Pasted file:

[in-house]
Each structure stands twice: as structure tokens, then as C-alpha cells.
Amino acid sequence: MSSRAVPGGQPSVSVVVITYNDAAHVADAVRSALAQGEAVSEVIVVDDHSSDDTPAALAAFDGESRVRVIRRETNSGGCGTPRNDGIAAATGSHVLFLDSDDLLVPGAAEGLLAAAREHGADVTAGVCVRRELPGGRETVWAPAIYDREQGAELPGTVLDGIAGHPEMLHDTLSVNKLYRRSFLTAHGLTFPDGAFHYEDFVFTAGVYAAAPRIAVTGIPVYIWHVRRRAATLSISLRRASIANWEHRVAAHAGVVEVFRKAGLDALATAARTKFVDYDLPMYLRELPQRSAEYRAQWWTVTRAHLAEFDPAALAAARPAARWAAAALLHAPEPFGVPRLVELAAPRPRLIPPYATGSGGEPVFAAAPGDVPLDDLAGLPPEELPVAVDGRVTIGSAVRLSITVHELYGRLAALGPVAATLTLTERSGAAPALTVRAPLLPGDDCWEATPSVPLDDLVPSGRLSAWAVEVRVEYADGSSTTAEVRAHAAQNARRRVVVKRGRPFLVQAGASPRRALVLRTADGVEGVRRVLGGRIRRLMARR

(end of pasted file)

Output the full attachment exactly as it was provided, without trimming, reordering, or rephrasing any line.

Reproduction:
[in-house]
Each structure stands twice: as structure tokens, then as C-alpha cells.
Amino acid sequence: MSSRAVPGGQPSVSVVVITYNDAAHVADAVRSALAQGEAVSEVIVVDDHSSDDTPAALAAFDGESRVRVIRRETNSGGCGTPRNDGIAAATGSHVLFLDSDDLLVPGAAEGLLAAAREHGADVTAGVCVRRELPGGRETVWAPAIYDREQGAELPGTVLDGIAGHPEMLHDTLSVNKLYRRSFLTAHGLTFPDGAFHYEDFVFTAGVYAAAPRIAVTGIPVYIWHVRRRAATLSISLRRASIANWEHRVAAHAGVVEVFRKAGLDALATAARTKFVDYDLPMYLRELPQRSAEYRAQWWTVTRAHLAEFDPAALAAARPAARWAAAALLHAPEPFGVPRLVELAAPRPRLIPPYATGSGGEPVFAAAPGDVPLDDLAGLPPEELPVAVDGRVTIGSAVRLSITVHELYGRLAALGPVAATLTLTERSGAAPALTVRAPLLPGDDCWEATPSVPLDDLVPSGRLSAWAVEVRVEYADGSSTTAEVRAHAAQNARRRVVVKRGRPFLVQAGASPRRALVLRTADGVEGVRRVLGGRIRRLMARR